Transportation Infrastructure in the United States

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Support for massive investments in transportation infrastructure, possibly with a change in the share of spending on transit, seems widespread. Such proposals are often motivated by the belief that our infrastructure is crumbling; that infrastructure causes economic growth; that current funding regimes give large investment to urban public transit at the expense of rural drivers; or that capacity expansions will reduce congestion. We provide an empirical and conceptual foundation for this important debate and highlight questions on which further research is needed.

We proceed in four stages. First, we document the quantity and quality of the interstate highway network, bridges of all types, public transit buses, and subways in each year over the past 20–30 years. Second, we investigate total expenditure and the unit cost for each of the four types of infrastructure over about the same time period. Third, we survey available estimates of the effects of infrastructure on economic growth and congestion. Finally, we propose a simple theoretical framework with which to organize this information and to think about whether current investments can be rationalized as part of a socially optimal infrastructure policy.

On average, most U.S. transportation infrastructure is not crumbling, except (probably) for our subways. Over the past generation, the condition of the interstate highway network improved consistently, its extent increased modestly, and traffic about doubled. Over about the same time period, the condition of bridges remained nearly the same, the number of bridges increased slowly, and bridge traffic increased modestly. The inventory of public transit motor buses is younger than it was a generation ago and about 30 percent larger, although ridership has been about constant. The mean age of a subway car stayed about the same from 1992 to 2017, but at more than 20 years, the average subway car is quite old. Subways carry about twice as many riders as they did a generation ago. Speed of travel by car, bus, and subway all declined between 1995 and 2017, most likely as a consequence of large increases in road traffic and subway ridership. Like public transit, the interstate system is largely organized around the provision of short trips in urban areas.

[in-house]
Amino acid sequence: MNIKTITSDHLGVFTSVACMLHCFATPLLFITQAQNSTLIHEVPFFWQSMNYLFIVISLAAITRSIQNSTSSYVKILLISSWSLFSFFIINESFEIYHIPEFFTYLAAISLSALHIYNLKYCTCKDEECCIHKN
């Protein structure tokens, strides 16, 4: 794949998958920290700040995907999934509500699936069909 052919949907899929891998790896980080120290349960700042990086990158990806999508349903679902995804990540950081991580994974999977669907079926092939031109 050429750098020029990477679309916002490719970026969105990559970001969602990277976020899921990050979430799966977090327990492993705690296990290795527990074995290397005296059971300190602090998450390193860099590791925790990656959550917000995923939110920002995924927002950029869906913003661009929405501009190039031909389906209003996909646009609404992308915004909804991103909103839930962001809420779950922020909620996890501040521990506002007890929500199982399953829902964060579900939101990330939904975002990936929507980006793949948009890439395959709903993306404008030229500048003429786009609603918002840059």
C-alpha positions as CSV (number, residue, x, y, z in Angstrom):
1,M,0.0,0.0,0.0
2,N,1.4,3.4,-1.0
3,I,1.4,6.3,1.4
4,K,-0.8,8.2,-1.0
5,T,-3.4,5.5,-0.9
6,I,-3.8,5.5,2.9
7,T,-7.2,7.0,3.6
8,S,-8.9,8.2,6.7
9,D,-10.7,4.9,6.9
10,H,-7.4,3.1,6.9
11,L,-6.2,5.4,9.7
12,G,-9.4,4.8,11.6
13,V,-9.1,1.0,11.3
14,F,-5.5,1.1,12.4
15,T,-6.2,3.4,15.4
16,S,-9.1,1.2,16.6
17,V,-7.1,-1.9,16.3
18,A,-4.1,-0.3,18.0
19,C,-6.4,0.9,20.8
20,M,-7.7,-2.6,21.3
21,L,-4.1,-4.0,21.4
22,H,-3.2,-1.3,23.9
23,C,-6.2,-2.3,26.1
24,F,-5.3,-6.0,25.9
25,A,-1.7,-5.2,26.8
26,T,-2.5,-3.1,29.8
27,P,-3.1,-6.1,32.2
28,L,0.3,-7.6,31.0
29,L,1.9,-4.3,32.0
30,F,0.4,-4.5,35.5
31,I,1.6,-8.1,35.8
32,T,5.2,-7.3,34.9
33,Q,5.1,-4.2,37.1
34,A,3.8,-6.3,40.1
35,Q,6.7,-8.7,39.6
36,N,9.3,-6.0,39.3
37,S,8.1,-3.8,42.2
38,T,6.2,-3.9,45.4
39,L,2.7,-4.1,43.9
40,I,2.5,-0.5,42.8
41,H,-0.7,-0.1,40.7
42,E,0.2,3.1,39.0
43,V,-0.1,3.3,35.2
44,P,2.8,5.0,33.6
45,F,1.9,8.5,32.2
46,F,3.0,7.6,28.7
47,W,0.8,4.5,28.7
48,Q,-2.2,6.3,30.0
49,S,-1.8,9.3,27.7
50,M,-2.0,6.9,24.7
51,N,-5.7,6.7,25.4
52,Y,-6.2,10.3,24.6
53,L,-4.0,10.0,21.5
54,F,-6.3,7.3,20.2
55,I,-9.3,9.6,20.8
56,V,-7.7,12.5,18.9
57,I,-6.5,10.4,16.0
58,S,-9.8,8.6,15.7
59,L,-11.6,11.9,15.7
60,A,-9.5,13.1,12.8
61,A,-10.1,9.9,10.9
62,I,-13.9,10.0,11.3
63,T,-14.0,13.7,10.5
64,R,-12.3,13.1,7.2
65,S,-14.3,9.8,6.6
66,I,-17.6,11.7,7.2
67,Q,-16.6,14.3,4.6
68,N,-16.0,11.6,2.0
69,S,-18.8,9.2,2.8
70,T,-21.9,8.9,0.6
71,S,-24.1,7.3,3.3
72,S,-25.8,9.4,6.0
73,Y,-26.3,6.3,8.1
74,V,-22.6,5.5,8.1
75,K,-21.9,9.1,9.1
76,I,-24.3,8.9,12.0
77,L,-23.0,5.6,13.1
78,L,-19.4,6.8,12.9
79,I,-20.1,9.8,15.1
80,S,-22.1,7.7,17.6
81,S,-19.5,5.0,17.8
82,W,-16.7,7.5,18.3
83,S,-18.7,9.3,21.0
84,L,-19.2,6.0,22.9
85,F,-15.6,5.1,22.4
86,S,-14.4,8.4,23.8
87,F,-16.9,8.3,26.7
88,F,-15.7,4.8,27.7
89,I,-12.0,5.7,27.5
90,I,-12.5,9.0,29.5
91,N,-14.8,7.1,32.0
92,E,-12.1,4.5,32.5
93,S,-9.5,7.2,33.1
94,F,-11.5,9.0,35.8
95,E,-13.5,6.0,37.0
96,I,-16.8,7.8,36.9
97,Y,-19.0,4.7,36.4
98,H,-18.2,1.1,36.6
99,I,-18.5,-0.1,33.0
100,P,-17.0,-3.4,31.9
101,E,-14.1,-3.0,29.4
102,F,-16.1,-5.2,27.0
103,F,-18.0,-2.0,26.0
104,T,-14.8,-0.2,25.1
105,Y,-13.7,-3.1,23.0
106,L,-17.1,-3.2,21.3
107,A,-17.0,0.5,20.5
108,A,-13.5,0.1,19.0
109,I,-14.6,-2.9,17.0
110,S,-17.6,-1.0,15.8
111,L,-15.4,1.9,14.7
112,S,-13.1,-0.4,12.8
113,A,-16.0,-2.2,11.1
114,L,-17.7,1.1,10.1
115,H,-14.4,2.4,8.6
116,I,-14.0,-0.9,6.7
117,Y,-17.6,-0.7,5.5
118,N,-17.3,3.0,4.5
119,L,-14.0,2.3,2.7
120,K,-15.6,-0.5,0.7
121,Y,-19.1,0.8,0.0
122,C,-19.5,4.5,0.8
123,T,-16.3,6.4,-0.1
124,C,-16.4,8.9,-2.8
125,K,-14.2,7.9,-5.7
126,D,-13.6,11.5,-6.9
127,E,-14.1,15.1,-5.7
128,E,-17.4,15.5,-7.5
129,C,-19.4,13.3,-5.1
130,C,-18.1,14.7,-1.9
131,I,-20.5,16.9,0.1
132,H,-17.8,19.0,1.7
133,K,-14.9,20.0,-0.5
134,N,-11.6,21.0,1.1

Both the expenditure on transportation infrastructure and its cost have increased. Expenditure on the interstate highway network about doubled from 1984 to 2008, and building new highways has become markedly more expensive. Expenditure on bridges about tripled from 1984 to 2008. This expenditure resulted in modest expansions and maintained the condition of aging bridges. Expenditure on transit buses does not show any clear trend on a per rider basis. Subways also operate at about constant expenditure per rider. In 2008, total expenditure on the public transit bus fleet was about the same as the sum of capital and maintenance expenditure on the interstate highway system and about double total U.S. expenditure on subway operation and maintenance.

To sum up, U.S. transportation infrastructure is, for the most part, not crumbling, and expenditure is rising rapidly. However, still larger investment might make sense if such investment contributes to economic growth or reduces congestion. We review the recent literature estimating the effects of transportation infrastructure on economic activity. While this body of research strongly suggests that transportation infrastructure plays an important role in determining where economic activity takes place, it provides little compelling evidence about transportation infrastructure creating economic growth. We also review the recent literature relating capacity expansions to congestion. This literature says that demand management is the most effective policy to combat congestion. Capacity expansions typically meet with offsetting expansions in travel demand and do little to increase the speed of travel. Investments in transportation infrastructure intended to boost the overall level of economic activity or reduce congestion are risky at best.